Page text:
Will people continue to flock to the suburbs and away from urban areas, or is this more of a temporary reaction to lower mortgage rates and seeing no reason to be in high-cost areas where one cannot take advantage of and enjoy the cultural, social, and entertainment amenities and interactions due to the inability to congregate and work in offices? Why pay such high rents when you’re not getting the benefits in return? Will people flock back to these previously dynamic urban areas when the pandemic is behind us, or has the contrast that people have now experienced with more space, less cost, and less crime and social tensions convince people that they were valuing the wrong things? I think this is a strong potential for those in their late 20s and older, so the real question is will younger people return to the urban environment to be with others and have many more social opportunities and take advantage of the other benefits cities have to offer? This also assumes that many businesses can and are inclined to reopen, and there is a backlog of those who want to if others can’t or choose not to.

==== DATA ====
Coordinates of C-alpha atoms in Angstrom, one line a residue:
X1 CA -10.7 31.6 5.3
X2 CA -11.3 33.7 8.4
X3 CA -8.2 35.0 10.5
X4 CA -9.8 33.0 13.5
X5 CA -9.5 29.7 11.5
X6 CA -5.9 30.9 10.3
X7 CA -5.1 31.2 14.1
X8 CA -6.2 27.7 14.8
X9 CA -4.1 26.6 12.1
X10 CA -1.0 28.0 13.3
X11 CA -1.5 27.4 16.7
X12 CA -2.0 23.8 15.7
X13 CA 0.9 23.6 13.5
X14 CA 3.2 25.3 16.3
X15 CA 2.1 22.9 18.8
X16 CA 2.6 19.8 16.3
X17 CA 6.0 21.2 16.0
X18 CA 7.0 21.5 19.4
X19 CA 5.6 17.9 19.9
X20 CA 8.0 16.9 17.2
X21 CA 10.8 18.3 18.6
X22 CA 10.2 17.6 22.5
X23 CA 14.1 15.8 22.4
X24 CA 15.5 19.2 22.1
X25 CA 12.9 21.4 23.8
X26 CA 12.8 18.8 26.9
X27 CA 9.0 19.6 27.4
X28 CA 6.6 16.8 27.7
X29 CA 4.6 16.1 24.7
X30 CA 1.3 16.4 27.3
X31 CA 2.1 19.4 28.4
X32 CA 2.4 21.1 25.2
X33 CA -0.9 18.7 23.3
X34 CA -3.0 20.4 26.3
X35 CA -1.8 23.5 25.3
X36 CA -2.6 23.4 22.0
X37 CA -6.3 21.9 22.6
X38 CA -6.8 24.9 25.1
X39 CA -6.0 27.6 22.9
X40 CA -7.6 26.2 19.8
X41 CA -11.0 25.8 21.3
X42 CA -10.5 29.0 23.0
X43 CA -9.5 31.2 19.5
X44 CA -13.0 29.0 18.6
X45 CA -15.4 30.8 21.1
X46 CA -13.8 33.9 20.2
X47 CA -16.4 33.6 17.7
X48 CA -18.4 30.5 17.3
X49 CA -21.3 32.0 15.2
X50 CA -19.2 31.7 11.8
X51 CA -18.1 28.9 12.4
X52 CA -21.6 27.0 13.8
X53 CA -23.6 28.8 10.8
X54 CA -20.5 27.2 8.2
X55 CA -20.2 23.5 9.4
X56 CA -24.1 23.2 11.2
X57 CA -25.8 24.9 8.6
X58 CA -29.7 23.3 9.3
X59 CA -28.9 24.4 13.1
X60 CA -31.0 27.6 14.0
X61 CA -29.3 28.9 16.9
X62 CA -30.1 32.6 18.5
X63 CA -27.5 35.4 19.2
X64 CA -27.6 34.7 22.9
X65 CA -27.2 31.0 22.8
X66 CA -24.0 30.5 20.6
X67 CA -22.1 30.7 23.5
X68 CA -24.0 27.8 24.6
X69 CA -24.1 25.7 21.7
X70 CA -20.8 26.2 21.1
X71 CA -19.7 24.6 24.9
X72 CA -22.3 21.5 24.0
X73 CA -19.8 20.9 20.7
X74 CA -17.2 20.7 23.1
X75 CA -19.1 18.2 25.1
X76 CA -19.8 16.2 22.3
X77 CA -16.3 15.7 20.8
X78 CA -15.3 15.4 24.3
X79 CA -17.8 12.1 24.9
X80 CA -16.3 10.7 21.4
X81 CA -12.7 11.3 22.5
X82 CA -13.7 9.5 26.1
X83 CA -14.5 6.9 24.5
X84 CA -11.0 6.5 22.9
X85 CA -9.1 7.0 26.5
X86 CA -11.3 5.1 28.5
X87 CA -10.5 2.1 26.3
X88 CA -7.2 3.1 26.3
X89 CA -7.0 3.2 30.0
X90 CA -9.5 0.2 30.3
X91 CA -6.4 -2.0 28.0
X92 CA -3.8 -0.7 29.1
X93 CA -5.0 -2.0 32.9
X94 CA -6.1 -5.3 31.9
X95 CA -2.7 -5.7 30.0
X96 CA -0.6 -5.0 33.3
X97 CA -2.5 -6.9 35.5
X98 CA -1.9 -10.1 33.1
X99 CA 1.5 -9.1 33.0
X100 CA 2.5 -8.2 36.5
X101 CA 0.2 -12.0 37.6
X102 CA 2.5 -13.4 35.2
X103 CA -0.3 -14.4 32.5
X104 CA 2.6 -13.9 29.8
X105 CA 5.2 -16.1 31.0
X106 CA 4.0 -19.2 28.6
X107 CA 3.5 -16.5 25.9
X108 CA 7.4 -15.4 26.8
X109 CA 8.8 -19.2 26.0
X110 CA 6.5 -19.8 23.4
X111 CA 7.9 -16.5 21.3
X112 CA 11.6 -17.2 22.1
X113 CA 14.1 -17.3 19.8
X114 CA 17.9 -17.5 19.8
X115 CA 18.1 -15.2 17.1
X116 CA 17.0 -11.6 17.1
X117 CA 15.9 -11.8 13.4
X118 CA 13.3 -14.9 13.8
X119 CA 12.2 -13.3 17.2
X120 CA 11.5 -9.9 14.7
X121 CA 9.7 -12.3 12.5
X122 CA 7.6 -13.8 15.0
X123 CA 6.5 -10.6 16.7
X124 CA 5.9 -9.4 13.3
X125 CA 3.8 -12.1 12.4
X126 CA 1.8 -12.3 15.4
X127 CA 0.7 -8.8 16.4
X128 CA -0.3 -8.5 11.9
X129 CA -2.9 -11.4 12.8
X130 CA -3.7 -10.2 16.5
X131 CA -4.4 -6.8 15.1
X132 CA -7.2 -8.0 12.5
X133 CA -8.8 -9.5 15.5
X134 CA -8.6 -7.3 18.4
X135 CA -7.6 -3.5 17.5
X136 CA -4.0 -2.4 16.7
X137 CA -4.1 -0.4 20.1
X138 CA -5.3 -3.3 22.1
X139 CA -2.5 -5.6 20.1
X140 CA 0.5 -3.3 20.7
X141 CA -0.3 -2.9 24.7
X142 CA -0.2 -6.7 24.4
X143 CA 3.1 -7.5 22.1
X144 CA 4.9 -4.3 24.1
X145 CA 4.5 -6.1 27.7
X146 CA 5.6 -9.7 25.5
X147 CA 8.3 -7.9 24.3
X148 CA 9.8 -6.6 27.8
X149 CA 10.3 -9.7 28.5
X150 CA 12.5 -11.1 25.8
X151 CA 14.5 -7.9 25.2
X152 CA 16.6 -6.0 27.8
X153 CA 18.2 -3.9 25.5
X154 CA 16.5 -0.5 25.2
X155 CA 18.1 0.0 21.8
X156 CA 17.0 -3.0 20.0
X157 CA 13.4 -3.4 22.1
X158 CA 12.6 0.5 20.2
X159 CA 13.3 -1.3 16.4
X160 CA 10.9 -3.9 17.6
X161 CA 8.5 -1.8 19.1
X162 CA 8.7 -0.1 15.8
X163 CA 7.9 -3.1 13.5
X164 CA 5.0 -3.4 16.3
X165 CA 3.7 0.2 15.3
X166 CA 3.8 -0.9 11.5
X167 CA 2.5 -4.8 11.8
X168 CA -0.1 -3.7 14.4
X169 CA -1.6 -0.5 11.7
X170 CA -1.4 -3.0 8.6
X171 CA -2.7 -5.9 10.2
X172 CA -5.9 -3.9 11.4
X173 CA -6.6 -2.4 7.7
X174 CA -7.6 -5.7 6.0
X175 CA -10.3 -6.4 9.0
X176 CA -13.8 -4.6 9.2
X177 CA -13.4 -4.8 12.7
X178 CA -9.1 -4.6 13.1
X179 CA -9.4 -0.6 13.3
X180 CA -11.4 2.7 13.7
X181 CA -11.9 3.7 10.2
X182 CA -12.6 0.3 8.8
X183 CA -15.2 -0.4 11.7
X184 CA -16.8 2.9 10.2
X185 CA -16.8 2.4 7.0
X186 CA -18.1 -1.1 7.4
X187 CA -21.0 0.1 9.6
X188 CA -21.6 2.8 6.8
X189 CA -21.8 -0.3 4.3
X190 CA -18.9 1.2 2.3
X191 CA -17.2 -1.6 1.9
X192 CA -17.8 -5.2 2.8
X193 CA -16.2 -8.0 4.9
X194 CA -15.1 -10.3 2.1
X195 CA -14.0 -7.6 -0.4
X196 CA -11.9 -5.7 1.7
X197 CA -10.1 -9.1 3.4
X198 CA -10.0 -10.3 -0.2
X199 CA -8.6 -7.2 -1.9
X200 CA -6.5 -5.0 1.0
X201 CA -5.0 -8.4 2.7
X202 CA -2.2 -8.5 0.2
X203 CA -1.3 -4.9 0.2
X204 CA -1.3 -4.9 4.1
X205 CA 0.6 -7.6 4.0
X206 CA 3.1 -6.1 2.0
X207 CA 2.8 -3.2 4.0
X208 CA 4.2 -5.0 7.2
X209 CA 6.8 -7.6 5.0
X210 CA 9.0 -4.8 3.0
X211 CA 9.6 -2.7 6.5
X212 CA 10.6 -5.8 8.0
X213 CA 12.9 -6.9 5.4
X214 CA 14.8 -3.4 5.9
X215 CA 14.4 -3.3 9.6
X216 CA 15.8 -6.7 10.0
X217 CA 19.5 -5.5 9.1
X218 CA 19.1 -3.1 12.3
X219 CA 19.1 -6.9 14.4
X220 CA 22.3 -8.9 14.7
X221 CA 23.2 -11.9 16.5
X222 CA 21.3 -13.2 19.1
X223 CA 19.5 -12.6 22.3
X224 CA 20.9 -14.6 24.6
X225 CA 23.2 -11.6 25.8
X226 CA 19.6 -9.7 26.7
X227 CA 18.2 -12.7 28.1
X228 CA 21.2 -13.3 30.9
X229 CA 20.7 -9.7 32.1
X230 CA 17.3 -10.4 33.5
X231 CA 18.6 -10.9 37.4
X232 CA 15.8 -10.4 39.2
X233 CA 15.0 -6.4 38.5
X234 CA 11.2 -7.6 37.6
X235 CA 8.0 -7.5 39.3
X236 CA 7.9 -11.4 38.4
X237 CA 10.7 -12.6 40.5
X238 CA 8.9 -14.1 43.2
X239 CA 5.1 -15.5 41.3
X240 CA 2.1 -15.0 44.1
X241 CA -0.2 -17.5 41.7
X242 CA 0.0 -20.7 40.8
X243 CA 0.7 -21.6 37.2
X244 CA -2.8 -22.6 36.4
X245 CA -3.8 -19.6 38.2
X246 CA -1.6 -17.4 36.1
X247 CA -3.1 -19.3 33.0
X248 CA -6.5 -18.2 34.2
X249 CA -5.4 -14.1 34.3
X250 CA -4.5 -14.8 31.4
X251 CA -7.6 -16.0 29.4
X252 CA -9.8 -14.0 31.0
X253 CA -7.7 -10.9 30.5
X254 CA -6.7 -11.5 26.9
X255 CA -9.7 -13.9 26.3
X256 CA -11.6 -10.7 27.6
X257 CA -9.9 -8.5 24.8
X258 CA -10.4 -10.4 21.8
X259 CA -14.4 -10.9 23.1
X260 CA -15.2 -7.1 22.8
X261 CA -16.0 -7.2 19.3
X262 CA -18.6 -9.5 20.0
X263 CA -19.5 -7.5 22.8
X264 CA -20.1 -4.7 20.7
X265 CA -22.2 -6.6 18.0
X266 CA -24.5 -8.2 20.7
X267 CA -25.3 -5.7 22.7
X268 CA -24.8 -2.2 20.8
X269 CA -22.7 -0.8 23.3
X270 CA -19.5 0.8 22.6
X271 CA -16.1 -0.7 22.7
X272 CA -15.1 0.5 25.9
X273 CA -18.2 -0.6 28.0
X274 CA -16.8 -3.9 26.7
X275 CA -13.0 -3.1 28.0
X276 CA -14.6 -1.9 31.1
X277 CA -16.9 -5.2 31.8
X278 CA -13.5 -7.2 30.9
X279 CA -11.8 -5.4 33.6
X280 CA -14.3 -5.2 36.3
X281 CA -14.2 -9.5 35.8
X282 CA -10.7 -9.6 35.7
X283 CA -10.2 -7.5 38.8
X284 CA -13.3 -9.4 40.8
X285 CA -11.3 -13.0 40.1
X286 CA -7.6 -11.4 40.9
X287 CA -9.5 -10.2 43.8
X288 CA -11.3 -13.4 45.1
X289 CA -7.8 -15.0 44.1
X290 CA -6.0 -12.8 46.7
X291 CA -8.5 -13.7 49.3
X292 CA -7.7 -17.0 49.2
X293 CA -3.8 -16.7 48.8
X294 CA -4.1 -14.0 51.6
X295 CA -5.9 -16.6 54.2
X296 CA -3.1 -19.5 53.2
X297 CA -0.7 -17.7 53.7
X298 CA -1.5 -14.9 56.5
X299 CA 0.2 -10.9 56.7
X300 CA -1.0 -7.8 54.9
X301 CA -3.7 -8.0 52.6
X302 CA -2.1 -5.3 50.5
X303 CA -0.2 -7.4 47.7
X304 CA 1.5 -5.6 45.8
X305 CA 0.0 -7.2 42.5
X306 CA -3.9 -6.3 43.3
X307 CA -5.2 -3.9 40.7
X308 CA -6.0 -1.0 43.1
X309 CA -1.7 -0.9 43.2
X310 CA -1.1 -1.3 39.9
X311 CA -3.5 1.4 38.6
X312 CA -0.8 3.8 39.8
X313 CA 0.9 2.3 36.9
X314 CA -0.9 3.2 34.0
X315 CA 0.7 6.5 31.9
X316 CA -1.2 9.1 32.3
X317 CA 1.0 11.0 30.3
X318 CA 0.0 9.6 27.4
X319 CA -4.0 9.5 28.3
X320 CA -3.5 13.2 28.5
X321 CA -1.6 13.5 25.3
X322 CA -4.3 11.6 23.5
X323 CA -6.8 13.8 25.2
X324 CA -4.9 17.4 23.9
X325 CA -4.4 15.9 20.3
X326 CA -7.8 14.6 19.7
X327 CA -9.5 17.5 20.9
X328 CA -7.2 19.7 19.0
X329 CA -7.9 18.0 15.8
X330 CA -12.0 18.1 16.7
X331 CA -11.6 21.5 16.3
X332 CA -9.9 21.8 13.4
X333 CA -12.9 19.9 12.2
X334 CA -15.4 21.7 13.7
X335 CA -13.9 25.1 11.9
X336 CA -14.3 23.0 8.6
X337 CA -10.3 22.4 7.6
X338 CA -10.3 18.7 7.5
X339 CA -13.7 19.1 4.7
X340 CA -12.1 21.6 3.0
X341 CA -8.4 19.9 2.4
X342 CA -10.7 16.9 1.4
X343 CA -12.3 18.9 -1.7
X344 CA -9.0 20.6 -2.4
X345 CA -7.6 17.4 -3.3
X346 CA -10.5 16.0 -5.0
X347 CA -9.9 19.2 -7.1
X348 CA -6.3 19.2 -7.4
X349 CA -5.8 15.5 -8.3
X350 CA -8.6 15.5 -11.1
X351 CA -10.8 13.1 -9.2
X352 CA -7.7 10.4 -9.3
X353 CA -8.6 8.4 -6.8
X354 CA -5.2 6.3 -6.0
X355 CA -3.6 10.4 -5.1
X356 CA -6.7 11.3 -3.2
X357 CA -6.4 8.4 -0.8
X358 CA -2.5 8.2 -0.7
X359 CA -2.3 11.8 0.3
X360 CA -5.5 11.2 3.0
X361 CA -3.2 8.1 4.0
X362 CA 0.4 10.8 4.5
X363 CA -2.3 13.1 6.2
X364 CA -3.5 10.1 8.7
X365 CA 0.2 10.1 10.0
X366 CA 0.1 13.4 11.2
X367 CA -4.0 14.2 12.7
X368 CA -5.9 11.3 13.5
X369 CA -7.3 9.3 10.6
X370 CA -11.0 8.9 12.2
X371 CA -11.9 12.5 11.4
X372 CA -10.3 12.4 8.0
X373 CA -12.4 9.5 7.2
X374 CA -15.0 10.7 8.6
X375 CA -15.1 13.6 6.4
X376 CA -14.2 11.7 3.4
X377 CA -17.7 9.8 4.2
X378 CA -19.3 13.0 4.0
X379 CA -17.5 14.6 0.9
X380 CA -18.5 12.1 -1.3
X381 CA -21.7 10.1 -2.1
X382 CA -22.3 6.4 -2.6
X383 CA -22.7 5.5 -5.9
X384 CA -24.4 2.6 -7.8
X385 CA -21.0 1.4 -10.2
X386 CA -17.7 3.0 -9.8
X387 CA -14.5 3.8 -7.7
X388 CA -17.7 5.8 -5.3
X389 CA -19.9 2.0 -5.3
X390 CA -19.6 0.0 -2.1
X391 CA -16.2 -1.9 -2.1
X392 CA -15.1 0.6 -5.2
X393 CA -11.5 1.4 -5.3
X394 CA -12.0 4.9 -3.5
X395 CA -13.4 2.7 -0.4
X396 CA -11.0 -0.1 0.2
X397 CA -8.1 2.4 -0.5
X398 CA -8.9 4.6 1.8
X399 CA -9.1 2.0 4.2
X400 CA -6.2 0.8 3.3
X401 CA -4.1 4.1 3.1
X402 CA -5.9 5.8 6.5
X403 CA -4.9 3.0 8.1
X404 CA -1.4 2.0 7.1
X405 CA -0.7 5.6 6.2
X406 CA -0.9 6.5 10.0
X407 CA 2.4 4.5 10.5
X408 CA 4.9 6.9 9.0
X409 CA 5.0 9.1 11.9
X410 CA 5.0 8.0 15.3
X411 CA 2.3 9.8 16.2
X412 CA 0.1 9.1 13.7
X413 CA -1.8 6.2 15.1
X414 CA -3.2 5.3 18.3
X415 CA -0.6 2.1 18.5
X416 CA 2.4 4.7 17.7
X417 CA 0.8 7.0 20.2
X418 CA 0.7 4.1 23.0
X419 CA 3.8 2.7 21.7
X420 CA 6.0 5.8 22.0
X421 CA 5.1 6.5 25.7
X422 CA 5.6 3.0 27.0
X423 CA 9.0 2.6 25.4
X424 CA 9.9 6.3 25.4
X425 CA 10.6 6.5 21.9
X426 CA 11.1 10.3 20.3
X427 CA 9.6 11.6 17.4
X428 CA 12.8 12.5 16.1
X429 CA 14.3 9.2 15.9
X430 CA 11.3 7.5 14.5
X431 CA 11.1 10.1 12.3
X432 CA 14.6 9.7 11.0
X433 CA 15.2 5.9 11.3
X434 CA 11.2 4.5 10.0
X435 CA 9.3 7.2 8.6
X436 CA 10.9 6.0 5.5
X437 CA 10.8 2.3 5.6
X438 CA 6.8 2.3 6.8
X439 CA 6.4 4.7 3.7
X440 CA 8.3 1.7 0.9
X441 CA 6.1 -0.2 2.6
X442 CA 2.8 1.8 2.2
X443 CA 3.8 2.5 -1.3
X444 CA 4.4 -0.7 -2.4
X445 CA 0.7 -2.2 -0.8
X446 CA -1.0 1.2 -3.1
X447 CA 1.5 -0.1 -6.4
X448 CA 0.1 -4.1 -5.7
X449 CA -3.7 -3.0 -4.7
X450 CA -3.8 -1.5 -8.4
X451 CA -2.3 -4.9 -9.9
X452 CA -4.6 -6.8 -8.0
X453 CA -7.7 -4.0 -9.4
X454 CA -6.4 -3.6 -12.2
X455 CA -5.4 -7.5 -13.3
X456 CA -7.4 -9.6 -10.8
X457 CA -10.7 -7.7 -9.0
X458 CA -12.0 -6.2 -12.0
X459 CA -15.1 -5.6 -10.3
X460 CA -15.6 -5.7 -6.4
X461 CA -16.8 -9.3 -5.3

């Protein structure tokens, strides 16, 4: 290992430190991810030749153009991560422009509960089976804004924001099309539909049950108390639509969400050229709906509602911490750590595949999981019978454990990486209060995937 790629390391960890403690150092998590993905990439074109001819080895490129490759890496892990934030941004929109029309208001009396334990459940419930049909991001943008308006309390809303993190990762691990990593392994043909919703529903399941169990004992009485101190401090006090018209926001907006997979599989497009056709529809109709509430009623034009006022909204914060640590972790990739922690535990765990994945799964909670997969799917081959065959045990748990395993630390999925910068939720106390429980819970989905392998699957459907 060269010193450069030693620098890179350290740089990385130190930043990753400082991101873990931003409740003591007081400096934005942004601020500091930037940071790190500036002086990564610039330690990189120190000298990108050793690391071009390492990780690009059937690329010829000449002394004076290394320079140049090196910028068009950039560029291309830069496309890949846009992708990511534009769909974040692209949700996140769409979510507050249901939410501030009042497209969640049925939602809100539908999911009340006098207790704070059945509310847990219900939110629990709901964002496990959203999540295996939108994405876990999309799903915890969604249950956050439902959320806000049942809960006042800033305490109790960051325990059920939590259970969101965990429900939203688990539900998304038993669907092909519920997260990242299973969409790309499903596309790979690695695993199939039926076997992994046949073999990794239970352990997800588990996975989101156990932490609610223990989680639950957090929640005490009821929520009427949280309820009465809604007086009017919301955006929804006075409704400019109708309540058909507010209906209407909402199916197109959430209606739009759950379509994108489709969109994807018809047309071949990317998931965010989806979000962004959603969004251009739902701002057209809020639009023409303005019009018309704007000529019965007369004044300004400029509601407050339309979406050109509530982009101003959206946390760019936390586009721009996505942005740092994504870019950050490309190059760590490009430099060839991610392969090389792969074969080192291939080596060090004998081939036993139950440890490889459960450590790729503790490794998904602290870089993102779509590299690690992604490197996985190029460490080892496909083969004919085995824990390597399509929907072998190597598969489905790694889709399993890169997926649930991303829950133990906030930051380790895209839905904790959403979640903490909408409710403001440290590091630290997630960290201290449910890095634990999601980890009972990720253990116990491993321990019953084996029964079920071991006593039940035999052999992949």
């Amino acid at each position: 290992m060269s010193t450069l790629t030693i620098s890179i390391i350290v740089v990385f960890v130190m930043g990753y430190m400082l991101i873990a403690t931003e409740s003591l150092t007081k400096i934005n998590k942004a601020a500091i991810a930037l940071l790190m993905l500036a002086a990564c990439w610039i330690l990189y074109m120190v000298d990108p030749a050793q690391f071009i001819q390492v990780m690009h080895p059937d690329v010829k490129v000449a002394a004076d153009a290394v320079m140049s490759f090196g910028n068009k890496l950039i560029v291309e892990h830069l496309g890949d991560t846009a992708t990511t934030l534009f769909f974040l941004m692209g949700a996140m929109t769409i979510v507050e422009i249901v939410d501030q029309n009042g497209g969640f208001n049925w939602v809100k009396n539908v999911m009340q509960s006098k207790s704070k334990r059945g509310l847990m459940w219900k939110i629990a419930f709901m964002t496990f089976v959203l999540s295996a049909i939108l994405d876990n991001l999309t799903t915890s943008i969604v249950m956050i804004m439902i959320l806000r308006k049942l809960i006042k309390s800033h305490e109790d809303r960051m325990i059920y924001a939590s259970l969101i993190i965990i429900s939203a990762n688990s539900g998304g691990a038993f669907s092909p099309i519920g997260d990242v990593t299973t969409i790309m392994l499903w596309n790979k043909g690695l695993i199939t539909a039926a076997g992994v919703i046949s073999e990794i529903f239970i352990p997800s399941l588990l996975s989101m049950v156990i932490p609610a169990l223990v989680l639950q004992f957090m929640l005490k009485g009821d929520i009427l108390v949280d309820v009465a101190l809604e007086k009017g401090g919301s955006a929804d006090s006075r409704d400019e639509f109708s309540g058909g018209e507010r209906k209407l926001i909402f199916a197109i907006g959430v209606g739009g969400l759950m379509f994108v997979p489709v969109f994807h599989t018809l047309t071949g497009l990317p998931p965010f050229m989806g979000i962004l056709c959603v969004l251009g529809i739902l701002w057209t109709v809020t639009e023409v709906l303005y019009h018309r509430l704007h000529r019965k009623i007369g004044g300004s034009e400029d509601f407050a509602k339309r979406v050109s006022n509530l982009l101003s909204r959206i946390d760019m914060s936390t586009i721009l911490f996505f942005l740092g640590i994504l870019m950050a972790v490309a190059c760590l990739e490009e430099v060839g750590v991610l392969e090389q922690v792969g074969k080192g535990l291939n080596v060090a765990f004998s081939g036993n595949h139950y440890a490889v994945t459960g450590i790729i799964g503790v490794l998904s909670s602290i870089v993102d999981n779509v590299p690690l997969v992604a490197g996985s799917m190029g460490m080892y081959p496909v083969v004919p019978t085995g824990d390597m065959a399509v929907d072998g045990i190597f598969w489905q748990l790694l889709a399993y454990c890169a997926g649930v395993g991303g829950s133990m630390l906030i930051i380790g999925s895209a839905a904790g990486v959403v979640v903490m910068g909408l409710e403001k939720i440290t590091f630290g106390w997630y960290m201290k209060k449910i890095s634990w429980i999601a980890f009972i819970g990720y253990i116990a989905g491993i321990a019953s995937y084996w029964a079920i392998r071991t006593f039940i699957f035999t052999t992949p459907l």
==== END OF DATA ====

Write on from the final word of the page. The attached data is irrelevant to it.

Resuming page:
Will office space be radically reconfigured in terms of how much space is needed and where corporations choose to locate or expand? Will they use more of a hotel, shared space model as more people work from home but have a place to congregate on an as-needed basis to collaborate in person? I am a big believer that it is tough to collaborate and build those strong bonds that come from informal interactions via Zoom unless you already have a team that has been in place and gelled for a long time that has a lot of trust and understanding of one another as well as open communication. It is much more challenging to integrate new people, train them, and have them be able to absorb the culture remotely. This can only be effectively and sustainably done in person as we are still social beings that require and crave in-person interaction. As a result, I don’t think that remote working will be a permanent thing in terms of an overwhelmingly large percentage of the workforce doing it. Still, it will be a significant enough shift that undoubtedly will impact the consumption of office space and where people live. In some ways, the office environment is being outsourced to the home environment, affecting the office economy in terms of restaurants and support services for that economy. It’s also creating a demand for more living space.